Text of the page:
IBM Supercomputer at Johns Hopkins to search for roots of heart and brain disease

Baltimore 10 January 2000At the end of last year, Johns Hopkins University has installed an RS/6000 SP supercomputer in its Center for Imaging Science at the Whiting School of Engineering to help find cures for diseases of the heart and brain via image analysis. Specifically, Johns Hopkins researchers will utilise the IBM system to try to discover why, so often, the brain degenerates with age, and what exactly causes illnesses, such as schizophrenia and dementia. In addition, researchers hope to find out how heart attacks can be avoided by testing different medication combinations on heart models in pre-arrhythmia condition.

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The researchers will use IBM's deep computing technologies to construct 3D interactive computer models on the RS/6000 SP describing the body's anatomical structure and physiological behaviour. These models span from the model of a single gene up to the composite intricacies of organs, like the heart and brain. They may provide scientists with a better understanding of the relationships between microscopic structures and organ functions in both healthy and diseased brains and hearts. By conducting this pioneering research, scientists will seek to design new drugs and therapies, in order to help physicians and patients battle major organ disease. Using the RS/6000 SP, researchers aim at reducing research times and bringing drug therapies to market sooner.

"The RS/6000 SP supercomputing technology will allow us to analyse and access brain images from large numbers of individuals in databases, which provides an opportunity to make precise statistical statements about the onset of diseases related to the human brain", said Michael Miller, Director of the Center for Imaging Science at Johns Hopkins. This has not been possible until now because of the sheer complexity of the analysis, as Michael Miller stated.

Because of the human body's complexity and the enormous volume of data involved, computer modelling is currently emerging as both a powerful and necessary tool in understanding various cellular and tissue relationships, according to Dr. Raimond Winslow, head of the Center for Computational Medicine and Biology, a branch of the Whitaker Biomedical Engineering Institute. With computerised simulations, science is gaining understanding about the functions and processes of the human heart, and saving lives by managing the threat of heart attack and disease, as Dr. Winslow continued.

As part of the research programme, Dr. Miller and his colleagues will also have access to the IBM RS/6000 SP of NPACI, the National Partnership for Advanced Computational Infrastructure at the San Diego Supercomputer Center (SDSC), that was expected to be capable of one teraflop performance by the end of 1999. The system will have more than 1000 microprocessors and will be one of the most powerful supercomputers in the world. Computer modelling will be performed at both facilities, with the more computationally intensive work being done at SDSC.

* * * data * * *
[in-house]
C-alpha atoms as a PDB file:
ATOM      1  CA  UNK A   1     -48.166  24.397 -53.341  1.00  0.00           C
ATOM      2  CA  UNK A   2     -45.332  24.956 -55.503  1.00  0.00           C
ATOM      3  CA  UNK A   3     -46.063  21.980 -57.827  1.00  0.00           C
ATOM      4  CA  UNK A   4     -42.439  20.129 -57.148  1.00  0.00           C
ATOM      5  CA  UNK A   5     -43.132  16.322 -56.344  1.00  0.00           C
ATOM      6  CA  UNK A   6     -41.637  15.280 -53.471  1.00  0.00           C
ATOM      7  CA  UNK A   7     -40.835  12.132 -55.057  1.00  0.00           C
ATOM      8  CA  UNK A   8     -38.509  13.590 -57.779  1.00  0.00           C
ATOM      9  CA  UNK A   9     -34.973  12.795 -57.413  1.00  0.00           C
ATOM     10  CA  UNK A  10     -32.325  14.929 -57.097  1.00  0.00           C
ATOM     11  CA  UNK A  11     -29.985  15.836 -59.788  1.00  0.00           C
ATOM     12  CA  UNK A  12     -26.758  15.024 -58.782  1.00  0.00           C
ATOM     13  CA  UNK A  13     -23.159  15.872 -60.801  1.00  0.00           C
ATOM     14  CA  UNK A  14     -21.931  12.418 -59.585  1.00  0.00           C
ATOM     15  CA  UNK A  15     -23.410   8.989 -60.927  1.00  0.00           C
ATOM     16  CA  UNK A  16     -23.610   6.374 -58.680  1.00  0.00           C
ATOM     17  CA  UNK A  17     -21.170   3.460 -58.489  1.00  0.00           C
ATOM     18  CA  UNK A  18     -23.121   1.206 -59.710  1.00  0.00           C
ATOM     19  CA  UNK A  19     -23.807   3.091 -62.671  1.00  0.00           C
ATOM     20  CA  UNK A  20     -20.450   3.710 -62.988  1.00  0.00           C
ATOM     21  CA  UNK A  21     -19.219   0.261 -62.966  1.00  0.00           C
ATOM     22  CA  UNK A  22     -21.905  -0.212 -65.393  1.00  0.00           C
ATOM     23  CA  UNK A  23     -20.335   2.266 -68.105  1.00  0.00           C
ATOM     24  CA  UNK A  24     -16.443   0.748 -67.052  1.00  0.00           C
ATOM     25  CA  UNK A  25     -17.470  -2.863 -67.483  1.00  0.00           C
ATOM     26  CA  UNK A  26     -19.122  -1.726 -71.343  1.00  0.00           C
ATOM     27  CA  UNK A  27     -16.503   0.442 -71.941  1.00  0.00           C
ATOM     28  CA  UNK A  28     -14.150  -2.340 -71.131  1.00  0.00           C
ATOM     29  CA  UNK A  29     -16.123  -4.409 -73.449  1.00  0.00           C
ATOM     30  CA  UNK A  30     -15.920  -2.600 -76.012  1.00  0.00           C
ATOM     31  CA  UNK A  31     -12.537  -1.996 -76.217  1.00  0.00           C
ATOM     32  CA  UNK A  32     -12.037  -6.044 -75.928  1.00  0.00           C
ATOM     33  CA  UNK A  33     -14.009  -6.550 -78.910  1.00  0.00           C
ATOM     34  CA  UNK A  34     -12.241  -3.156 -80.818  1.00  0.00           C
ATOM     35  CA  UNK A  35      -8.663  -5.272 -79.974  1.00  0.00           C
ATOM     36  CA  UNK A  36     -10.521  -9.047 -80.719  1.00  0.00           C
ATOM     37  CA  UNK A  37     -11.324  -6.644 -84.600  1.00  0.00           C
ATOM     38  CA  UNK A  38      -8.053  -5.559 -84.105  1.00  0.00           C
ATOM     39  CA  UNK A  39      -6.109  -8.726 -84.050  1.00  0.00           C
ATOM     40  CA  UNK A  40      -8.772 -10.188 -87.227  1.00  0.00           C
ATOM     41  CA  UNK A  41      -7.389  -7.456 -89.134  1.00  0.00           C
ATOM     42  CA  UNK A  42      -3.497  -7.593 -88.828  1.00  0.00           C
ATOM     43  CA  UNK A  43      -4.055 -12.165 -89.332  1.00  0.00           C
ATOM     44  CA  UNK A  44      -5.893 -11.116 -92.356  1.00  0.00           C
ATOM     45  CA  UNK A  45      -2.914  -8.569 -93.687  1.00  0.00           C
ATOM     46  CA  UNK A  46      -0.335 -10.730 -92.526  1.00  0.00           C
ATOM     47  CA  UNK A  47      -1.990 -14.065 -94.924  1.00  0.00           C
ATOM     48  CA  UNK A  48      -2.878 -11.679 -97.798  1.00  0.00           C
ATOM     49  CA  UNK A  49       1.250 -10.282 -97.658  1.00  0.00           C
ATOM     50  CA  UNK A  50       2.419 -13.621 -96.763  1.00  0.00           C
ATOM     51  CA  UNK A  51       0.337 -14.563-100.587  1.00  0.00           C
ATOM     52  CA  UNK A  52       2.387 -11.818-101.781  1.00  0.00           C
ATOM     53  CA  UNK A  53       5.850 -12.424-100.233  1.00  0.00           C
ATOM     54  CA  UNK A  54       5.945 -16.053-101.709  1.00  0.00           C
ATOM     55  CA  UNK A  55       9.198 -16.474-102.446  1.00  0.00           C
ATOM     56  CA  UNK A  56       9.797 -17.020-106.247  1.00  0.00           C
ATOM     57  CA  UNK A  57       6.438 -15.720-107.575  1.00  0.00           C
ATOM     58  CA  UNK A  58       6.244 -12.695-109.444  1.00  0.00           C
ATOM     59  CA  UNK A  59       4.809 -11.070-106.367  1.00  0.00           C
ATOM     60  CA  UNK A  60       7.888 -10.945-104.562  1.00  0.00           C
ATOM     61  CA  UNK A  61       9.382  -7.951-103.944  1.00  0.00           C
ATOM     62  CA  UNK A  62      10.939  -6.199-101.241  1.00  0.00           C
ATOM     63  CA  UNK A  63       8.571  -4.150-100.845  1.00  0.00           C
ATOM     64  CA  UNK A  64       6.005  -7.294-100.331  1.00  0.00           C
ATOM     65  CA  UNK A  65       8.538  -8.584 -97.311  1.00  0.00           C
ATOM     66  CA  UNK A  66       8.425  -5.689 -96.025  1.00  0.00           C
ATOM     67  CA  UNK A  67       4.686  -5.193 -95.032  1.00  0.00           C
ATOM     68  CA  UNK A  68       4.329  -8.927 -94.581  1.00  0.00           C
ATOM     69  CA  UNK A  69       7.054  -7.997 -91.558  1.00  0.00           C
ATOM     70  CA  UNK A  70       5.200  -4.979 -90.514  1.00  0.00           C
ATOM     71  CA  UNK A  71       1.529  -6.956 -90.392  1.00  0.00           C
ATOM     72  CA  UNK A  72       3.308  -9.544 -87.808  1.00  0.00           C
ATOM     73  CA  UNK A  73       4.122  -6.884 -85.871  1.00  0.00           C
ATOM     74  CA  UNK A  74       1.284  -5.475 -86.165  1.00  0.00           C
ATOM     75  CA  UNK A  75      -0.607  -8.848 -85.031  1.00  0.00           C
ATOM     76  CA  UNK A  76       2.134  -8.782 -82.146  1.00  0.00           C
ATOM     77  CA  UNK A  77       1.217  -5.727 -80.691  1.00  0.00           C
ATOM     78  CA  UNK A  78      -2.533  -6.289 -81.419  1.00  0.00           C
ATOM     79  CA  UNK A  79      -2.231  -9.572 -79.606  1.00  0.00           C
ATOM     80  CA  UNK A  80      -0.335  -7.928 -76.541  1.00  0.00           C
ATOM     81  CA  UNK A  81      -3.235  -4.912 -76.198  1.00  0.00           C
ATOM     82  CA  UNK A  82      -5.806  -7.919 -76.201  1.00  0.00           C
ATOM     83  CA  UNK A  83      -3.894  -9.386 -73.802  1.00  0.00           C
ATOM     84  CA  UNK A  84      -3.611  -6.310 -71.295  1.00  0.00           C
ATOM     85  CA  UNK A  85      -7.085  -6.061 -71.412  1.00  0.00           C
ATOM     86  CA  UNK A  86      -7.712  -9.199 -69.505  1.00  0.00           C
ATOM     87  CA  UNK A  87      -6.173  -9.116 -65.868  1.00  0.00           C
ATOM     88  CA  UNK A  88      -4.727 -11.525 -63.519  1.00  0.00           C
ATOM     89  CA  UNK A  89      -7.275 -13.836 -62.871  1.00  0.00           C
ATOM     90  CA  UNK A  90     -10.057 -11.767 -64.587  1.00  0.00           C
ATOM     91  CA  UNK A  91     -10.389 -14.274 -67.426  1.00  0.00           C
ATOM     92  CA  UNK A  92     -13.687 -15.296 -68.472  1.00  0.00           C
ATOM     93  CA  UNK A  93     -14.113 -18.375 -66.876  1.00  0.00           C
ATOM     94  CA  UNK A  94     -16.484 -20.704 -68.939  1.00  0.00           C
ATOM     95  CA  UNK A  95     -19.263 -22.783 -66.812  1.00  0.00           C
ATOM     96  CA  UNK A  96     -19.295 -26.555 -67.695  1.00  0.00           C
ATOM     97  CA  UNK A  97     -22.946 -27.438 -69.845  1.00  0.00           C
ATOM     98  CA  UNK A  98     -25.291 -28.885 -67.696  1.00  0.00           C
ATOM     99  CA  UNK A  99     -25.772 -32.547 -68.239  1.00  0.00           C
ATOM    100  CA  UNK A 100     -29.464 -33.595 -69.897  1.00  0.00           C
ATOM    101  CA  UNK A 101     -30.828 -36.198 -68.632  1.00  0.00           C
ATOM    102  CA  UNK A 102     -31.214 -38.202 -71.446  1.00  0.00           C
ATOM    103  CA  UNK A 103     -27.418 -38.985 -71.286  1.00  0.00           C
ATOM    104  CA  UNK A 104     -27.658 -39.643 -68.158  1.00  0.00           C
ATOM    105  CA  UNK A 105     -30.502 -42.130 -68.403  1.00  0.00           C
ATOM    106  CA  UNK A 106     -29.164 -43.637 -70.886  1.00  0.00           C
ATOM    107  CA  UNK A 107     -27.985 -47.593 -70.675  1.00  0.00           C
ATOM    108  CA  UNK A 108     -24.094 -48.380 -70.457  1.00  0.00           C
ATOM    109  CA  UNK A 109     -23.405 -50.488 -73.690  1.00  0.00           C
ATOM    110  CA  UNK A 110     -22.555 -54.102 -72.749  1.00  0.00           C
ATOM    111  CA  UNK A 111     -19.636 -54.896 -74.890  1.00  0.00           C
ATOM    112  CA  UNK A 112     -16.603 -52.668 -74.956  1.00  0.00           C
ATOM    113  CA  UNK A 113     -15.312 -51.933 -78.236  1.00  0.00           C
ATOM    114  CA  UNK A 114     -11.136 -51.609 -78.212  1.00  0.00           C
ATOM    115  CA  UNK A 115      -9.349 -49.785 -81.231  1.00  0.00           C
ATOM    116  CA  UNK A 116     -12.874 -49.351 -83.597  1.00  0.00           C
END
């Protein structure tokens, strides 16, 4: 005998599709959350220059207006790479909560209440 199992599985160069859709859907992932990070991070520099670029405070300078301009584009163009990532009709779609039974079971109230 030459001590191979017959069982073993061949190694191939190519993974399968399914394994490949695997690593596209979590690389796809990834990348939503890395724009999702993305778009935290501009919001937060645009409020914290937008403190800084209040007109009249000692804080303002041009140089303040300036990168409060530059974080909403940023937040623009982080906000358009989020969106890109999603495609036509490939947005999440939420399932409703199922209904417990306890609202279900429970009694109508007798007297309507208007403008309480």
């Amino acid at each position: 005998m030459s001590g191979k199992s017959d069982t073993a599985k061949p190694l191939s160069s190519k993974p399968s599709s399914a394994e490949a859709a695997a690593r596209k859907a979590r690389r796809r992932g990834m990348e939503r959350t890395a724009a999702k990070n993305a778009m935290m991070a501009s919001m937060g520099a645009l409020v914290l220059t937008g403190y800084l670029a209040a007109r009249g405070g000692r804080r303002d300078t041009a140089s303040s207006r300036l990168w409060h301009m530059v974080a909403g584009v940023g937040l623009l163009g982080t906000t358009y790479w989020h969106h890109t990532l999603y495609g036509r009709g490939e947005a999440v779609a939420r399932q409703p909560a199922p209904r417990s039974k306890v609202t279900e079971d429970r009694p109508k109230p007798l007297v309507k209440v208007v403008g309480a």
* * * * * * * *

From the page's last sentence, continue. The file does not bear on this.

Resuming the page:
Authorised researchers from around the world are invited to access SDSC's IBM supercomputer via the Internet. In this way, scientists at the University of California Los Angeles (UCLA), the Washington University, and Cal Tech can generate tissue samples, have them analysed by algorithms from Johns Hopkins, and distribute them nationwide through SDSC's Supercomputer Center. SDSC's supercomputing power combined with our own RS/6000 SP will allow us to pool the expertise and data of numerous investigators and labs all around the world, according to Dr. Miller. "Such a collaborative effort, with its rapid information exchange, can only help researchers make great strides against modern-day diseases."

SDSC is a research unit of the University of California at San Diego and a national laboratory for computational science and engineering. It is also the leading edge site of the U.S. National Science Foundation's (NSF) National Partnership for Advanced Computational Infrastructure (NPACI), which was established to build the environment for tomorrow's scientific discovery.

The recently formed $34 million Whitaker Biomedical Engineering Institute was established by Johns Hopkins University in part with a grant from the Whitaker Foundation. Using computer imaging technology, some researchers at the institute will bring together two inherently different disciplines, which are computer engineering and biological research to advance medical science and the understanding of both human cellular and physiological functions and relationships.

The RS/6000 SP is the foundation of high performance computing, as stated by Rod Adkins, general manager, IBM RS/6000. "It is able to provide the world's major research centres with mathematical algorithms, computing power, performance, speed and scalability, all which they need to tackle the most important scientific puzzles of our time. Thus, IBM's high performance computing technology is revolutionising medical research."

Over 850.000 IBM RS/6000 systems were shipped to more than 125.000 commercial and technical customers around the world. The RS/6000 family of computers features IBM RISC-based microprocessors and runs the AIX, IBM's UNIX operating system. RS/6000 products range in size and capacity from workstations, workgroup and enterprise servers, to the RS/6000 SP supercomputer. Ranging from businesses deploying advanced technologies to become more efficient and profitable, to governments and universities seeking to solve the grand challenge problems of our time, the RS/6000 computers support a wide range of applications and provide the reliability, availability and price/performance that today's information technology managers demand.


Leslie Versweyveld

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